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United States Department of Agriculture

Agricultural Research Service

Research Project: INTEGRATED ASSESSMENT AND ANALYSIS OF PHYSICAL LANDSCAPE PROCESSES THAT IMPACT THE QUALITY AND MANAGEMENT OF AGRICULTURAL WATERSHEDS Title: Data compilation for Conservation Effects Assessment Project: Yalobusha River Watershed, final report

Authors
item Reid-Rhoades, Pam - MISSISSIPPI STATE UNIV
item Oldham, L - MISSISSIPPI STATE UNIV
item Wilson, Glenn

Submitted to: Laboratory Publication
Publication Type: Government Publication
Publication Acceptance Date: December 14, 2008
Publication Date: May 10, 2008
Citation: Reid-Rhoades, P., Oldham, L.D., Wilson, G.V. 2008. Data compilation for Conservation Effects Assessment Project: Yalobusha River Watershed, final report. Laboratory Publication.

Interpretive Summary: The USDA spends around four billion dollars every year on the following conservation programs: Environmental Quality Incentive Program (EQIP), Conservation Reserve Program (CRP), Conservation Security Program (CSP), Wetland Reserve Program (WRP), Wildlife Habitat Incentives Program (WHIP), and the Grassland Reserve Program (GRP). The Conservation Effects Assessment Project (CEAP) was started in 2003 to determine the benefits of the conservation practices applied under these programs. The Yalobusha River Watershed in Mississippi is one of 12 USDA Benchmark Watersheds in the Watershed Assessment CEAP effort. One of the main objectives for the Yalobusha River Watershed is to use existing data to measure the benefits of conservation practices applied in the past. This report documents data compiled by the Mississippi State University Extension Service for the USDA-ARS National Sedimentation Laboratory. Data collection included conservation practices established by the Natural Resource Conservation Service, Farm Service Agency, Army Corp of Engineers, and stream data from the United States Geological Survey. Conservation practice data includes: CRP, EQIP, WHIP, and COE grade control structures. This document reports the compilation of existing data and not an analysis of these data. The landuse, conservation practices, soil distribution, and stream flow data compiled in this report will enable watershed modeling to determine how effective the conservation practices established since 1985 have been in reducing sediment yield.

Technical Abstract: There is increasing private and public interest in whether the investment in conservation practice installation has been a worthy use of public funding. As part of the 2002 Farm Bill, the USDA spends around $4 billion annually on the following conservation programs: Environmental Quality Incentive Program (EQIP), Conservation Reserve Program (CRP), Conservation Security Program (CSP), Wetland Reserve Program (WRP), Wildlife Habitat Incentives Program (WHIP), and the Grassland Reserve Program (GRP). The Conservation Effects Assessment Project (CEAP) was initiated in 2003 as a joint effort between the USDA Agricultural Research Service (ARS) and the Natural Resources Conservation Service (NRCS) to quantify the benefits of applied conservation practices over the history of federal soil stewardship programs. CEAP has two components: National Assessment, and Watershed Assessment. The National Assessment will use a modeling approach to estimate the benefits of conservation practices for all watersheds of the US. The Watershed Assessment will rely on case studies from ARS Benchmark Watersheds, NRCS Special Emphasis Watersheds, and CSREES Special Grants Watersheds to provide in-depth water quality data bases for the National Assessment. The Yalobusha River Watershed (YRW) in Mississippi is one of 12 ARS Benchmark Watersheds in the Watershed Assessment CEAP effort. One of the main objectives for the YRW is to use historical data to quantify the benefits of the past applied conservation practices both environmentally and economically. This report documents data compiled by the Mississippi State University Extension Service as part of a Sub-contract Agreement (SCA) with the United States Department of Agriculture-ARS National Sedimentation Laboratory (NSL). Data collection included conservation practices established by the Natural Resource Conservation Service (NRCS), Farm Service Agency (FSA), Army Corp of Engineers (COE), and stream data from the United States Geological Survey (USGS). Conservation practice data includes: CRP, EQIP, WHIP, and COE grade control structures. A preliminary report for the smaller Topashaw Canal (TC) Watershed within the YRW is included in Appendix 5. This work found that 42% of the sediment yield in the TC watershed is from gully erosion. The most common conservation practice in the TC watershed to control gully erosion is to install grade stabilization structures. NRCS data suggest that these structures should reduce the annual sediment yield from 11.5 T/ha/yr to 0.1 T/ha/yr. However, measurements have not been made to determine the accuracy of these sediment reduction estimates. Quantification of the sediment reduction, both at the field and watershed scales, is the main focus of the watershed assessment component of this CEAP study which will be accomplished experimentally through monitoring of ephemeral gullies with and without drop-pipe structures, surveying of undisturbed gullies, along with monitoring of upstream and downstream sediment loads. However, this document strictly reports the compilation of historical data and not an analysis of these data. The landuse, conservation practices, soil distribution, and stream flow data compiled in this report will enable watershed modeling to determine how effective the CPs established since 1985 have been in reducing sediment yield.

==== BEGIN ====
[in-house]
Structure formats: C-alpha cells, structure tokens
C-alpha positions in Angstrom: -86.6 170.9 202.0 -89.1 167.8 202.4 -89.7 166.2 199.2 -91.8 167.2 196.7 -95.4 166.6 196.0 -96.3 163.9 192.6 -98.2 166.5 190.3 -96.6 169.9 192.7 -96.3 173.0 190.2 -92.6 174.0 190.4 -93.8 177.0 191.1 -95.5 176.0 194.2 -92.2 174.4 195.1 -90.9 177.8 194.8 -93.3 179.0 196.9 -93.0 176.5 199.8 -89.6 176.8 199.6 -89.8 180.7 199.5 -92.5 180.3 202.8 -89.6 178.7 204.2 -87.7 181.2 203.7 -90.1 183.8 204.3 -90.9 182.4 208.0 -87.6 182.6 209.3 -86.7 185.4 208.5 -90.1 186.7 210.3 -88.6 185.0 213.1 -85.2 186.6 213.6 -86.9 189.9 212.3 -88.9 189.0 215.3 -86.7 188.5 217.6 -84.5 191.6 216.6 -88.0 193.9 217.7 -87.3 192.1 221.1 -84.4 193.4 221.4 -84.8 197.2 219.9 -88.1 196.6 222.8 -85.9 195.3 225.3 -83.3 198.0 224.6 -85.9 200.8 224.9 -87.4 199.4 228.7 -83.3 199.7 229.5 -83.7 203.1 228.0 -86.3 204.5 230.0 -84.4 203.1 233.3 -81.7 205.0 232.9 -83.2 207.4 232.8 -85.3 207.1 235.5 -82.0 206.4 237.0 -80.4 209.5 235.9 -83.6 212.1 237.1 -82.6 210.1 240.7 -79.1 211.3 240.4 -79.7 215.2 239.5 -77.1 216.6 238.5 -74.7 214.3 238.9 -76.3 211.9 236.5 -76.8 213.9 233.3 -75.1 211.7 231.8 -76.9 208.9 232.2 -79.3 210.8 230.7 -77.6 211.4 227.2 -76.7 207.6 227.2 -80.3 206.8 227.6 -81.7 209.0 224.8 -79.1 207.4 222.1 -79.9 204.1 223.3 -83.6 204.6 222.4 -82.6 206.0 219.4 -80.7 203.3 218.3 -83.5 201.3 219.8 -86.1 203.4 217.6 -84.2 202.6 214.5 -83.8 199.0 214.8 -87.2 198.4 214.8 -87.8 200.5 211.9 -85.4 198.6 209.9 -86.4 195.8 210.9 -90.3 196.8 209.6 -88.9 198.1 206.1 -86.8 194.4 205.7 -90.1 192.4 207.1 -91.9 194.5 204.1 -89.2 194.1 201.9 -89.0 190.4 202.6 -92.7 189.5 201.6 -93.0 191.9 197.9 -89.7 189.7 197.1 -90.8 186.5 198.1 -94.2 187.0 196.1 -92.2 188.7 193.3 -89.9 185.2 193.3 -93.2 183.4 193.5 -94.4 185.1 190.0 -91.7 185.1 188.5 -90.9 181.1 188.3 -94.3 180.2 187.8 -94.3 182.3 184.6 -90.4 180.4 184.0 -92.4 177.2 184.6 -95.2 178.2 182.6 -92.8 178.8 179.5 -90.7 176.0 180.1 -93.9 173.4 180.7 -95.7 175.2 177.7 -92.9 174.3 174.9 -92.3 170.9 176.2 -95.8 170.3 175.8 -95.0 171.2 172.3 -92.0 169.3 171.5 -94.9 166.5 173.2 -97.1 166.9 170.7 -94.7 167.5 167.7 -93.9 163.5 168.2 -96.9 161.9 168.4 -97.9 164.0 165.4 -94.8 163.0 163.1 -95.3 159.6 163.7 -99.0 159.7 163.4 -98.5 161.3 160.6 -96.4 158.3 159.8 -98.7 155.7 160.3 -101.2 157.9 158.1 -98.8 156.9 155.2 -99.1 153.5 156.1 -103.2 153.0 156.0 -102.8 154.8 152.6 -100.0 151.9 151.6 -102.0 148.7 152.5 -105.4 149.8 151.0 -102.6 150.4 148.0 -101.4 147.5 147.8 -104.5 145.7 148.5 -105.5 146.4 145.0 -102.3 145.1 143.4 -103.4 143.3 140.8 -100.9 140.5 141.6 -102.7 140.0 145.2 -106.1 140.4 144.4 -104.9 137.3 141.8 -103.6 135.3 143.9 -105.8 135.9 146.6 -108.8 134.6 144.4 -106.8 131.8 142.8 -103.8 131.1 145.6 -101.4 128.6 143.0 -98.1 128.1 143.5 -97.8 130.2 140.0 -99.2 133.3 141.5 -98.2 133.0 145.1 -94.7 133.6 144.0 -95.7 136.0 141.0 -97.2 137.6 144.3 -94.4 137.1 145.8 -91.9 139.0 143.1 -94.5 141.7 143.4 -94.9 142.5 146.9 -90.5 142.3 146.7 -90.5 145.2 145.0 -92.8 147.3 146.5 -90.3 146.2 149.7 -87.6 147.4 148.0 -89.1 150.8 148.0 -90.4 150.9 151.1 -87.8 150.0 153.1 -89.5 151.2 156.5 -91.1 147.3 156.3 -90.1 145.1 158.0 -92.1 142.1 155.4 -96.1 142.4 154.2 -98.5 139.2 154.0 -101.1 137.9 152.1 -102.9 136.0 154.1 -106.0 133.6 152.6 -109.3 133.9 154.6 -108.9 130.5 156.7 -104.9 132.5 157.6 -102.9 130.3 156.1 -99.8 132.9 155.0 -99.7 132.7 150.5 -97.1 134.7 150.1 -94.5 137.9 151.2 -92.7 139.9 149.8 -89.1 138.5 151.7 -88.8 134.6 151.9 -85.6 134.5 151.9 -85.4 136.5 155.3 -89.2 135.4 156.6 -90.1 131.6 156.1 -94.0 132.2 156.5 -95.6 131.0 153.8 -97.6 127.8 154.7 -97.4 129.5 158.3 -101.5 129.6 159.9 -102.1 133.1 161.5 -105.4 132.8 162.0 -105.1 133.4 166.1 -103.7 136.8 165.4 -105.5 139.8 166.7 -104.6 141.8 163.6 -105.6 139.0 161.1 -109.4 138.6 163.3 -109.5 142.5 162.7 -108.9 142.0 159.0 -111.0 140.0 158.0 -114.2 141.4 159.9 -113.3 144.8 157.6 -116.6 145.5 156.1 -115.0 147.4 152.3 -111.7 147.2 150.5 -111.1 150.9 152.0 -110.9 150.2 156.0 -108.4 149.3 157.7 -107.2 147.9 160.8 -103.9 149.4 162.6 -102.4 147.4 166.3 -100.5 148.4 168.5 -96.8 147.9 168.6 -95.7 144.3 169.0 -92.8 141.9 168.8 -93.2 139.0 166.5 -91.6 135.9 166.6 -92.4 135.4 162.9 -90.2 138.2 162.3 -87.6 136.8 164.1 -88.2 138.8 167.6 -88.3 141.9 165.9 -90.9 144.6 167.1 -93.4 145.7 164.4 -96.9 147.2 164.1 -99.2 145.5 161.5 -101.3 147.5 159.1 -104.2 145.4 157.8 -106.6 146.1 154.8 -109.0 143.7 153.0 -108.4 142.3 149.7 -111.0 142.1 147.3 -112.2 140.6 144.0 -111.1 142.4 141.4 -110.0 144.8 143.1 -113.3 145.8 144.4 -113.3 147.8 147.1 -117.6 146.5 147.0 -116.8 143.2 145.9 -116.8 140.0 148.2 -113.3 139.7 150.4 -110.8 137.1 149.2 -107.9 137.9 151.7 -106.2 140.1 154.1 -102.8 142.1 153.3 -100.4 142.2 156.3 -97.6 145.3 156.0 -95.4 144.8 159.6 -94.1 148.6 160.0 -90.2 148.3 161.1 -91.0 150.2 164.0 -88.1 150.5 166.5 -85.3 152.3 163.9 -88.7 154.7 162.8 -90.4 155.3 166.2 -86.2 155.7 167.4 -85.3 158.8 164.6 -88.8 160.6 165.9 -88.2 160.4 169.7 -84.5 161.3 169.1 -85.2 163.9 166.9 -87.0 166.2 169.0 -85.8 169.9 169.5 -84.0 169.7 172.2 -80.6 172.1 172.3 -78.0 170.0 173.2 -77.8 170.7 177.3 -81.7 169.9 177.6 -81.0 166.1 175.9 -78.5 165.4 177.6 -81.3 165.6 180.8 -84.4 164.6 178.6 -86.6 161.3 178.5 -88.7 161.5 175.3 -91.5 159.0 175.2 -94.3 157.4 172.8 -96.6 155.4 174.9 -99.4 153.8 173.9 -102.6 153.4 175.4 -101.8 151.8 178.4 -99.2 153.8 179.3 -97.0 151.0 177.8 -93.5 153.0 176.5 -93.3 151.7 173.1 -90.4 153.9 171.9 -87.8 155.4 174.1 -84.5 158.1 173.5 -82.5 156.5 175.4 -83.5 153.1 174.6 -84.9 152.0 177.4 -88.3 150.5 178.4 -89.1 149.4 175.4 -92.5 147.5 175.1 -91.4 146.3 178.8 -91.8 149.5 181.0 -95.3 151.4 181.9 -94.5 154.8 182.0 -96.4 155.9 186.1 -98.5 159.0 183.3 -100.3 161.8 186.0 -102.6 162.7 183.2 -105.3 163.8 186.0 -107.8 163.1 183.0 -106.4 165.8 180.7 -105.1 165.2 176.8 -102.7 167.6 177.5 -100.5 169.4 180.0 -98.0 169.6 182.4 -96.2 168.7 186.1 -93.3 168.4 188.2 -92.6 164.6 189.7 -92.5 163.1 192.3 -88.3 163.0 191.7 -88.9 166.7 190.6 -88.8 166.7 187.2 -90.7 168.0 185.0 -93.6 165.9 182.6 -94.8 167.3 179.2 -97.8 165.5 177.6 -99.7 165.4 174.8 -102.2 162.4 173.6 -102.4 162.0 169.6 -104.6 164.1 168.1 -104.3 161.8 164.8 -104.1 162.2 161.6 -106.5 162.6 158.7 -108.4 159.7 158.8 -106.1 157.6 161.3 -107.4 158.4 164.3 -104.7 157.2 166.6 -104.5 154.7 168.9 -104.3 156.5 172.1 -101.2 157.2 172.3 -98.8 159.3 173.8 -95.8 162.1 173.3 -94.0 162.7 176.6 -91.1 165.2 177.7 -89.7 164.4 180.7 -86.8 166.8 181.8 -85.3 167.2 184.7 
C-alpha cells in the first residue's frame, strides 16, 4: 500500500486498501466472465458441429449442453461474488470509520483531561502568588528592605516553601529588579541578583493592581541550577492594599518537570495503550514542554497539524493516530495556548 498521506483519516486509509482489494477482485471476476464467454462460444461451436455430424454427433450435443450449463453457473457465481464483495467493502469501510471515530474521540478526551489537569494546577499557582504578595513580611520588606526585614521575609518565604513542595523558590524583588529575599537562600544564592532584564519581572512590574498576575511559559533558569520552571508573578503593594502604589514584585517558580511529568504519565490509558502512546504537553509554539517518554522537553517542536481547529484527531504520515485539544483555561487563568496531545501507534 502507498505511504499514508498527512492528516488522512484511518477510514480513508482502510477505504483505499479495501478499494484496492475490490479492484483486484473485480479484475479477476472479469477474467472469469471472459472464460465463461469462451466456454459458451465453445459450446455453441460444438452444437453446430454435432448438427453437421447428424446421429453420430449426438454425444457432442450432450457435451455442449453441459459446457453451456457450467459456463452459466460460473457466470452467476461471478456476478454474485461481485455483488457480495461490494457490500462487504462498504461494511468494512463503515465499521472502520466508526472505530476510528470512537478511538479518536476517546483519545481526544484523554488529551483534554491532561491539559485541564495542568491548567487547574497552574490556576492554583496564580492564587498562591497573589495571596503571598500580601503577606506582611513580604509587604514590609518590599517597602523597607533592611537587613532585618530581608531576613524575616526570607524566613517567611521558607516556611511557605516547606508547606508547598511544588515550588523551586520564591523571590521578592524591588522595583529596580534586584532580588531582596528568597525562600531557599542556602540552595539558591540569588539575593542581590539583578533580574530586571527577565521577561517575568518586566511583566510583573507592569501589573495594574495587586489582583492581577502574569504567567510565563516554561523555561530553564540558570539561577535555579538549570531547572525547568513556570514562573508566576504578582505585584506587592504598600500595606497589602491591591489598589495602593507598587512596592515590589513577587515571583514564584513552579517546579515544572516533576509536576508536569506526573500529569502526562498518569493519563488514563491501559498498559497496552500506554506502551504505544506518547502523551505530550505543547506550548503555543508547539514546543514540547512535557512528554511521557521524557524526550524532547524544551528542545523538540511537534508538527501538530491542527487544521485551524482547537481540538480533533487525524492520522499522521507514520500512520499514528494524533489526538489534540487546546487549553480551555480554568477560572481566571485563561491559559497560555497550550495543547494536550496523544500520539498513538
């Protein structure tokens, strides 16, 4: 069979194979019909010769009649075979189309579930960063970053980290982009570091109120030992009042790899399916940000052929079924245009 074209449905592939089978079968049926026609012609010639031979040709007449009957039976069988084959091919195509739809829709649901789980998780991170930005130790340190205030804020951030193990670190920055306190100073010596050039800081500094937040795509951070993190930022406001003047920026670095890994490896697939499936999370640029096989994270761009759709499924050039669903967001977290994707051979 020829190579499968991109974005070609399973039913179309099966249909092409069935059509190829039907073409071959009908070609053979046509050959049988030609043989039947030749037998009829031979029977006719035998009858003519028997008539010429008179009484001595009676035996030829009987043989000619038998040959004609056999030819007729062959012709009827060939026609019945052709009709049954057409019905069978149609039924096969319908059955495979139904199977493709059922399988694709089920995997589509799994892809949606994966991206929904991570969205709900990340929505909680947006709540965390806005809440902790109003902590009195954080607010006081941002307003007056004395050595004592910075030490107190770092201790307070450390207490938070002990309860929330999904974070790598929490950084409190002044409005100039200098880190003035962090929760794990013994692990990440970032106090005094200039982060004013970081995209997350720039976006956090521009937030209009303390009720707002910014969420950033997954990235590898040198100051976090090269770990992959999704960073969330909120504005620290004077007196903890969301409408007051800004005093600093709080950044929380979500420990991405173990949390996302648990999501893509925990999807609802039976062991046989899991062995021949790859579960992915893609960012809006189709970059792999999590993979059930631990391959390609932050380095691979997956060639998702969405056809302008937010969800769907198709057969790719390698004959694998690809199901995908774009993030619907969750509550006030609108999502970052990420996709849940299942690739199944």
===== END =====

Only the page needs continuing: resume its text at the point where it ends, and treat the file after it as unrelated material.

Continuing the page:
Last Modified: 11/27/2014
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